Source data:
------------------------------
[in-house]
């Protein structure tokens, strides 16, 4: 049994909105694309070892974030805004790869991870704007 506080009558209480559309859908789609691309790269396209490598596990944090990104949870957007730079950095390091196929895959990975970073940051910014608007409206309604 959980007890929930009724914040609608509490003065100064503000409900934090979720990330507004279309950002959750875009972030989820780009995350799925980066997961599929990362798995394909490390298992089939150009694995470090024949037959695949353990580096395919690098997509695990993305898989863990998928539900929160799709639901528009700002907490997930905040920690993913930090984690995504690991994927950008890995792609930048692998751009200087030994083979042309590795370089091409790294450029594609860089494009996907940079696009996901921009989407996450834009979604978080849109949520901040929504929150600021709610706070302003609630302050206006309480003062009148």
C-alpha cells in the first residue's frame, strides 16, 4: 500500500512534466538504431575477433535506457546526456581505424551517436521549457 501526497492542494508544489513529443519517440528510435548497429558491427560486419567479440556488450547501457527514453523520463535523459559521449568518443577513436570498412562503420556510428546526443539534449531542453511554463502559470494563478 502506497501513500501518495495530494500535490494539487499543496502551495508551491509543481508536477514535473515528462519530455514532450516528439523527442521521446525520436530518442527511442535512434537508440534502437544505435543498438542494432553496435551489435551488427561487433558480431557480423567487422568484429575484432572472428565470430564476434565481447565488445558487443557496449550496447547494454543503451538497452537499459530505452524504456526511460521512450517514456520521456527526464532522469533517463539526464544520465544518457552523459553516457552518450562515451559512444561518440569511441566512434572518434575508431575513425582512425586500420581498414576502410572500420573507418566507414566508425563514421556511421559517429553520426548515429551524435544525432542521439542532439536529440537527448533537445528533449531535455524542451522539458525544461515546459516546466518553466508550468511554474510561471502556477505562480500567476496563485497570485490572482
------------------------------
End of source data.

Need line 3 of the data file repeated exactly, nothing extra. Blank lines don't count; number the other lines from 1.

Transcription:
C-alpha cells in the first residue's frame, strides 16, 4: 500500500512534466538504431575477433535506457546526456581505424551517436521549457 501526497492542494508544489513529443519517440528510435548497429558491427560486419567479440556488450547501457527514453523520463535523459559521449568518443577513436570498412562503420556510428546526443539534449531542453511554463502559470494563478 502506497501513500501518495495530494500535490494539487499543496502551495508551491509543481508536477514535473515528462519530455514532450516528439523527442521521446525520436530518442527511442535512434537508440534502437544505435543498438542494432553496435551489435551488427561487433558480431557480423567487422568484429575484432572472428565470430564476434565481447565488445558487443557496449550496447547494454543503451538497452537499459530505452524504456526511460521512450517514456520521456527526464532522469533517463539526464544520465544518457552523459553516457552518450562515451559512444561518440569511441566512434572518434575508431575513425582512425586500420581498414576502410572500420573507418566507414566508425563514421556511421559517429553520426548515429551524435544525432542521439542532439536529440537527448533537445528533449531535455524542451522539458525544461515546459516546466518553466508550468511554474510561471502556477505562480500567476496563485497570485490572482